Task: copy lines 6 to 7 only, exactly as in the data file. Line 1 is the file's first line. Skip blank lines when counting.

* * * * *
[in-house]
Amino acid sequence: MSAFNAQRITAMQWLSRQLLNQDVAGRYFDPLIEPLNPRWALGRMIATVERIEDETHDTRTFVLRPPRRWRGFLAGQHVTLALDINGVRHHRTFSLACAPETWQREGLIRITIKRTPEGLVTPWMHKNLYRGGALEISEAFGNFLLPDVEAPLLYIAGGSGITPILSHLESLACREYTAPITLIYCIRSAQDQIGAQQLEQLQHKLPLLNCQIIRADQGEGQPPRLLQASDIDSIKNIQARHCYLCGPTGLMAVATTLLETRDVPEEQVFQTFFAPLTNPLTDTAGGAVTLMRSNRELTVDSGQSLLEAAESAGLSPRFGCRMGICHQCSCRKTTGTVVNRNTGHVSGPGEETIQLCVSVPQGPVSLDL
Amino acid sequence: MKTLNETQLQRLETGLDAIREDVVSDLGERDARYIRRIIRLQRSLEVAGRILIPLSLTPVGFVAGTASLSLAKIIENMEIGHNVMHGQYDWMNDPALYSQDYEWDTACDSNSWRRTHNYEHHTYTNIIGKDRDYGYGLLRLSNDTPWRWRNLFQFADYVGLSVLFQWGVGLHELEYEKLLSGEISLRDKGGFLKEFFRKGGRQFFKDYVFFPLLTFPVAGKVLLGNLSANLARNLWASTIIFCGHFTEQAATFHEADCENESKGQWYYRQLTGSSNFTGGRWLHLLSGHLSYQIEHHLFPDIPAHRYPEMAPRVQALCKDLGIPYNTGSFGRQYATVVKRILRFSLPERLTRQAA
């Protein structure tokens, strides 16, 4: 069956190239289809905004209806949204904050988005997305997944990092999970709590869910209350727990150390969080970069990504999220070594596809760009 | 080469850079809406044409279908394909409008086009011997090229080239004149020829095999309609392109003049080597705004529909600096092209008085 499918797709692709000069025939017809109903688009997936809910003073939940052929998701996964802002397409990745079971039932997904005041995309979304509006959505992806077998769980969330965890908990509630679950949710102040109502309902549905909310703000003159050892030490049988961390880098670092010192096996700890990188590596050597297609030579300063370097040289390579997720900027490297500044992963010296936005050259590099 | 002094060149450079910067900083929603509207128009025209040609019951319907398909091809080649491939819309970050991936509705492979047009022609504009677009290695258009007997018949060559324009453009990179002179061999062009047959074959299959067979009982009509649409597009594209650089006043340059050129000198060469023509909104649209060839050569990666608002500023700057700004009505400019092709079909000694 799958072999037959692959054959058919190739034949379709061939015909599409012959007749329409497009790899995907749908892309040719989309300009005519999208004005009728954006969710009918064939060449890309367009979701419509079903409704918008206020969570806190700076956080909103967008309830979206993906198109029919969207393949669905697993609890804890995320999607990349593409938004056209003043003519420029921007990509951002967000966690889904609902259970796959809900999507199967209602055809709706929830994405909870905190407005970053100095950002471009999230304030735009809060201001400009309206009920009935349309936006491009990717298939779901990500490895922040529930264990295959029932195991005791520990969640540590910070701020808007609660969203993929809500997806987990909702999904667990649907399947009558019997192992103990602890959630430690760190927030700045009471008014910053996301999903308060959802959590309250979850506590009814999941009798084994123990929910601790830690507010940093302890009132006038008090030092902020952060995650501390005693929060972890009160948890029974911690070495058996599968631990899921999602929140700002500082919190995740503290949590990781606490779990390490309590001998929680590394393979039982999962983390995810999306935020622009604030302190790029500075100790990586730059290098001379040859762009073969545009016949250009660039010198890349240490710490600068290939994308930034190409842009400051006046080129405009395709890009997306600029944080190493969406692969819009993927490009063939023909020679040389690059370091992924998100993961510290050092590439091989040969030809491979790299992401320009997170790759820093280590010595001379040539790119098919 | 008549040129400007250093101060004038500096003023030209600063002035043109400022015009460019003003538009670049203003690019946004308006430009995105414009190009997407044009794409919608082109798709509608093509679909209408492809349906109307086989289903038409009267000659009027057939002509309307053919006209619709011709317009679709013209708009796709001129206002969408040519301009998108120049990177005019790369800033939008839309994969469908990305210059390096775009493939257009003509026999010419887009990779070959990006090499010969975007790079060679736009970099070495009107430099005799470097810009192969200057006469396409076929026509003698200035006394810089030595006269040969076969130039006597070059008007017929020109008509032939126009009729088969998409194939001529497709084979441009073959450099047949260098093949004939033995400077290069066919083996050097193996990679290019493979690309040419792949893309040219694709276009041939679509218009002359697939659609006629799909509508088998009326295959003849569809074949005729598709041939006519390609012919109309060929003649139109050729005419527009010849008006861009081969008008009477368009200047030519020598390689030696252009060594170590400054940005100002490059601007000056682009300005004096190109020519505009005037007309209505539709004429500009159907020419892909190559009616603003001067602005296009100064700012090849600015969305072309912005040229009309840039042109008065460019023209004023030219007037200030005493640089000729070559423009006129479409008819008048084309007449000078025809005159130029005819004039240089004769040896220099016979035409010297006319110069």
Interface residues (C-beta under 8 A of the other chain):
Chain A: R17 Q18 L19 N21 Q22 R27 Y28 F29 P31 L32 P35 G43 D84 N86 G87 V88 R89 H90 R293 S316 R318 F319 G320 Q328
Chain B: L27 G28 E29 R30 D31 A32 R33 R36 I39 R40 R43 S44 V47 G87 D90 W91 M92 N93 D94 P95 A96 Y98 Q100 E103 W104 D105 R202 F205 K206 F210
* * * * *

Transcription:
Chain A: R17 Q18 L19 N21 Q22 R27 Y28 F29 P31 L32 P35 G43 D84 N86 G87 V88 R89 H90 R293 S316 R318 F319 G320 Q328
Chain B: L27 G28 E29 R30 D31 A32 R33 R36 I39 R40 R43 S44 V47 G87 D90 W91 M92 N93 D94 P95 A96 Y98 Q100 E103 W104 D105 R202 F205 K206 F210